With the 2018 US tax filing season now open, the race is on to submit your taxes before it becomes a mad scramble through a pile of receipts in early April. Now however, there’s one more reason to submit quickly – getting there before a cunning cyber criminal beats you to it.
Fraudsters are increasingly targeting businesses with deceptive emails to steal the W-2 forms of their employees. The criminals can then sell the data, which includes Social Security numbers, salaries and personal information, on the dark web for a quick profit, or use the information to conduct social engineering attacks on the victim. In a new twist, criminals have even been completing and submitting tax returns on behalf of the victim – and then claiming their tax refunds for themselves. The first the victim usually knows about it is when they go to submit their own returns, only to be told they have apparently already done so.
The W-2 scam is on the rise, with the IRS recently stating it received 900 reports from businesses in 2017 – up from just 100 in 2016. Over 200 organizations fell prey to the attacks, with hundreds of thousands of individuals having their details stolen as a result.
The attacks themselves are a variation on the dangerous Business Email Compromise (BEC) scam, which the FBI reports have cost more than $5B between 2013 and 2016 alone. The scammers will research the target organization to discover who handles its payroll, and then impersonate a senior executive over email to request the W-2 forms for all staff.
In BEC scams, more competent criminals can create very convincing deceptive emails which are almost indistinguishable from the real thing, disguising key signifiers such as the sender name, return address and IP address. Because the attack is impersonating a trusted authority within the company, many payroll employees will simply follow through with the request without a second thought.
Payroll staff should be made aware of the increased likelihood of deceptive emails requesting W-2 forms during the tax season, and companies should also implement stricter policies around sharing confidential data. However, firms should not rely on staff to catch everything, as well-crafted fraudulent emails can be indistinguishable from the real thing.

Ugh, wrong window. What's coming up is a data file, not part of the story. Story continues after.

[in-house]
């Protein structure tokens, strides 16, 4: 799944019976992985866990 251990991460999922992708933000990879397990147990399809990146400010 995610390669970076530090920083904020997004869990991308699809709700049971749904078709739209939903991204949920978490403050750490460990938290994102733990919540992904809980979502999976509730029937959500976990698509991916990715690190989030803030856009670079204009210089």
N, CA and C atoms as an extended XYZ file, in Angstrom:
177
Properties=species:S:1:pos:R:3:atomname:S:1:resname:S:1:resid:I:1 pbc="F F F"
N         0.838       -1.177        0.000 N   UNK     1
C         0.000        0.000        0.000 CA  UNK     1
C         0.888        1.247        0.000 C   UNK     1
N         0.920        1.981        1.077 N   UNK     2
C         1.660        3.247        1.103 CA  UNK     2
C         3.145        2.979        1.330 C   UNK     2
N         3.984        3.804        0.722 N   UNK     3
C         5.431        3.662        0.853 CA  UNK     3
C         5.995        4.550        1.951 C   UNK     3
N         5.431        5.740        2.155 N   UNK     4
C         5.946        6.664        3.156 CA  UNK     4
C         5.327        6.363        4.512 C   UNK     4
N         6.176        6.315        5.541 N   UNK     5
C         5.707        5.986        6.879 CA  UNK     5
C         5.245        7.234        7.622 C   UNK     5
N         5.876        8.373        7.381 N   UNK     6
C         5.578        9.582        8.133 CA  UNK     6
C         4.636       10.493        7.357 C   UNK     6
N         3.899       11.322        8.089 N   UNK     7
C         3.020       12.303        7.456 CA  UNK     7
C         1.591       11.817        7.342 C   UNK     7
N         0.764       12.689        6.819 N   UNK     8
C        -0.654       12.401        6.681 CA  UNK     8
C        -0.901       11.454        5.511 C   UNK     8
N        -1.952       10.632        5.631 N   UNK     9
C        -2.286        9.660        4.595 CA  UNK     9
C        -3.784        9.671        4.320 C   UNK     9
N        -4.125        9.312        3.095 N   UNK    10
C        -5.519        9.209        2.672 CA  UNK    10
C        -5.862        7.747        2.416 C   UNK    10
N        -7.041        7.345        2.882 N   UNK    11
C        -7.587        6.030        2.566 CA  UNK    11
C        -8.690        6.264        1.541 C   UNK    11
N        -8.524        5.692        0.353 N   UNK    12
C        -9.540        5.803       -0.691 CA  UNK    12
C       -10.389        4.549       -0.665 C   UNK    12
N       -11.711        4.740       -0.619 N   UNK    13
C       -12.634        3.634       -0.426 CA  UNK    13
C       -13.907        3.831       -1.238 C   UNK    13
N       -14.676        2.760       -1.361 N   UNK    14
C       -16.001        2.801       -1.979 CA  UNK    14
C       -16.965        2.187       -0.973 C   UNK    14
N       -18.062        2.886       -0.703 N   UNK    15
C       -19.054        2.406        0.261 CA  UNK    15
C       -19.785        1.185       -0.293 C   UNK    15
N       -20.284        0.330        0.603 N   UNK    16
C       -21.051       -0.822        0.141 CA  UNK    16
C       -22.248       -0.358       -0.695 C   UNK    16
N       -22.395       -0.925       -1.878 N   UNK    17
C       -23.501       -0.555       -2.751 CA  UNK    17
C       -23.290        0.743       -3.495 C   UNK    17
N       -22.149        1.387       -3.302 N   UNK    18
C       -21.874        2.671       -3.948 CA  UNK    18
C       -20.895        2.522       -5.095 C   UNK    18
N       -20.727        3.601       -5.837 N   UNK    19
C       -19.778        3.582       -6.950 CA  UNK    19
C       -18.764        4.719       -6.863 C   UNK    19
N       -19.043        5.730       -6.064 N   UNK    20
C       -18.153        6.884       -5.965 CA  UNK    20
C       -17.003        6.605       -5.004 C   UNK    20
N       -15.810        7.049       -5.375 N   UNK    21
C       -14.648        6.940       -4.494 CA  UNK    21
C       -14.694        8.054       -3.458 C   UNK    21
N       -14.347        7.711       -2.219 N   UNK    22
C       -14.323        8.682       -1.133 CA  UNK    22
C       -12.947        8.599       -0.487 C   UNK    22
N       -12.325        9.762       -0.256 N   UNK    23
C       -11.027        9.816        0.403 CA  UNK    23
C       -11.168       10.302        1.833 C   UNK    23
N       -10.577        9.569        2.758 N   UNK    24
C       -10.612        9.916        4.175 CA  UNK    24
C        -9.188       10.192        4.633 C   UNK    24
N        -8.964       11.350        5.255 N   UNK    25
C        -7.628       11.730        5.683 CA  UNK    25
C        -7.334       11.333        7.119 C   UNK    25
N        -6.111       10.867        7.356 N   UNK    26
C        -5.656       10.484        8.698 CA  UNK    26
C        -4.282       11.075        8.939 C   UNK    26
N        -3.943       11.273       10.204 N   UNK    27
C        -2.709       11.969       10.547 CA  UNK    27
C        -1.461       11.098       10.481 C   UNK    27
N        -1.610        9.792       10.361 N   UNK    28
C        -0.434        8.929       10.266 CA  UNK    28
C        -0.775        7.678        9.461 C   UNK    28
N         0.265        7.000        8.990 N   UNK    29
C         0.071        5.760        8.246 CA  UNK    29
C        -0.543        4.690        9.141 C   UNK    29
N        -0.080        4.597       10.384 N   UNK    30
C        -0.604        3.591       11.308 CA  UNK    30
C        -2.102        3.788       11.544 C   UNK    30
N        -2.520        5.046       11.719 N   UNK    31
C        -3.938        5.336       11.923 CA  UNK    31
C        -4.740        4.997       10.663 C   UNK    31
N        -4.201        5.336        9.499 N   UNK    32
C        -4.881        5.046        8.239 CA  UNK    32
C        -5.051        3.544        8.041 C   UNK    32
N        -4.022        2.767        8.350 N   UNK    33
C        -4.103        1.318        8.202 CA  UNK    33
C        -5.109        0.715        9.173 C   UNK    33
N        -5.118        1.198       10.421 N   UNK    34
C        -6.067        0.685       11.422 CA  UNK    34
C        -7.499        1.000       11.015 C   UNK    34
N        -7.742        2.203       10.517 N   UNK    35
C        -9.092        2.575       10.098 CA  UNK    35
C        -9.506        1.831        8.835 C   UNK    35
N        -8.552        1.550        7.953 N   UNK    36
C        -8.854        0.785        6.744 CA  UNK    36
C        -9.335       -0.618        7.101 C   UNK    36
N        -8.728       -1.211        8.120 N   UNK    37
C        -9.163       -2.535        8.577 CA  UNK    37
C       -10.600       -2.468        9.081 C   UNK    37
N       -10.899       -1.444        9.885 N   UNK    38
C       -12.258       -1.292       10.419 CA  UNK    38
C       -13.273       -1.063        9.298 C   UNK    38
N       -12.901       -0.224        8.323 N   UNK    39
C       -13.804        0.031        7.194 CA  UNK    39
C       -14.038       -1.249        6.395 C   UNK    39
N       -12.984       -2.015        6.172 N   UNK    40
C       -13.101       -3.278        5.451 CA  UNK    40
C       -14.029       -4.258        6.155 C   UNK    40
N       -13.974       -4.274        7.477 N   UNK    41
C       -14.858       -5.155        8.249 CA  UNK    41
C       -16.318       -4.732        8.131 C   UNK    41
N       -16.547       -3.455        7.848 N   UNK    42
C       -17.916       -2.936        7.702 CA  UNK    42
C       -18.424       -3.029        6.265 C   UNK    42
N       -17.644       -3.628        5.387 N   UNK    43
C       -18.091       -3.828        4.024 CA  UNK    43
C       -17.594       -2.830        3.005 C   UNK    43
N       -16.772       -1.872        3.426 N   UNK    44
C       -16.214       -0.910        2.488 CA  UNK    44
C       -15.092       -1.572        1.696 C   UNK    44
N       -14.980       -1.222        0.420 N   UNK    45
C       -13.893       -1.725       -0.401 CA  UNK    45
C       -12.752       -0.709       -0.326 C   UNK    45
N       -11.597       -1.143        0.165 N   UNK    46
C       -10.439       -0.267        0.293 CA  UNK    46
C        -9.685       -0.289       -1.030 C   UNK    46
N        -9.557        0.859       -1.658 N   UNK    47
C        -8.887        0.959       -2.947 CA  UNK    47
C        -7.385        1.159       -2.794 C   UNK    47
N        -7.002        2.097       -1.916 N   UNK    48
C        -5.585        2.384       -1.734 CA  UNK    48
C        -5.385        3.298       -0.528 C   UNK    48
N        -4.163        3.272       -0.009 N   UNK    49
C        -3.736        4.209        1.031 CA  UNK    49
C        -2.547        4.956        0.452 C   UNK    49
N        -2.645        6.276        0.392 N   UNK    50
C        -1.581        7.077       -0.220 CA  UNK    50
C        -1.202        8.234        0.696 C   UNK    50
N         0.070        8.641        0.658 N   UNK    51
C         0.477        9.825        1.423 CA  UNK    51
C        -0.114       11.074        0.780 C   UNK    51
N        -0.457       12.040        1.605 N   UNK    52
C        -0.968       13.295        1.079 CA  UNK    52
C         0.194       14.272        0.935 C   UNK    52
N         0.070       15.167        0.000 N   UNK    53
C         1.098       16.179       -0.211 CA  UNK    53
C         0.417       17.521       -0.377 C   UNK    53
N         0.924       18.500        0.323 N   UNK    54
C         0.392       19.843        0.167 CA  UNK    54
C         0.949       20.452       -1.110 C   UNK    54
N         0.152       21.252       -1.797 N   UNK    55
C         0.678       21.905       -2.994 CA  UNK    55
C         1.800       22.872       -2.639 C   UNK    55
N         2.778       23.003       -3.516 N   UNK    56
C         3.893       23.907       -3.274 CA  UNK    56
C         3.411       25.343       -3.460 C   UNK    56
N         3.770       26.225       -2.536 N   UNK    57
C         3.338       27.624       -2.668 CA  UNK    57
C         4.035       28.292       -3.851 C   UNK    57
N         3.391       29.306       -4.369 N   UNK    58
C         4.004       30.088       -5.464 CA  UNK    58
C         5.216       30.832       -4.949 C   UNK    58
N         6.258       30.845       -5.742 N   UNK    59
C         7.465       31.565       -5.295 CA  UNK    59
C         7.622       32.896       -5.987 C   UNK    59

Instead, businesses should safeguard their employee’s W-2 forms by preventing deceptive emails from ever reaching their intended targets – and this is where Agari can help. Unlike most solutions which attempt to spot signs of malicious emails, Agari Enterprise Protect draws on analysis from more than two trillion emails each year to create a model of what a good email looks like. Armed with this intelligence, the solution is able to identify and block fraudulent emails with an unparalleled degree of accuracy.
Organizations that have already suffered W-2 theft should contact the IRS immediately at email@example.com, as there is a chance the IRS can take steps to prevent employees from becoming tax fraud victims. Those that have been contacted by fraudsters but spotted the scam can also notify the IRS at firstname.lastname@example.org. More guidelines and support from the IRS is available here.
With the W-2 scam looking to become even more widespread in the 2018 tax filing period, organizations need to work quickly to protect their employees from tax fraud. In the meantime, it’s time for citizens to put their tax returns on the top of their to-do list.
For more information from Agari and the SANS Institute on fighting targeted email threats such as BEC, view our webinar.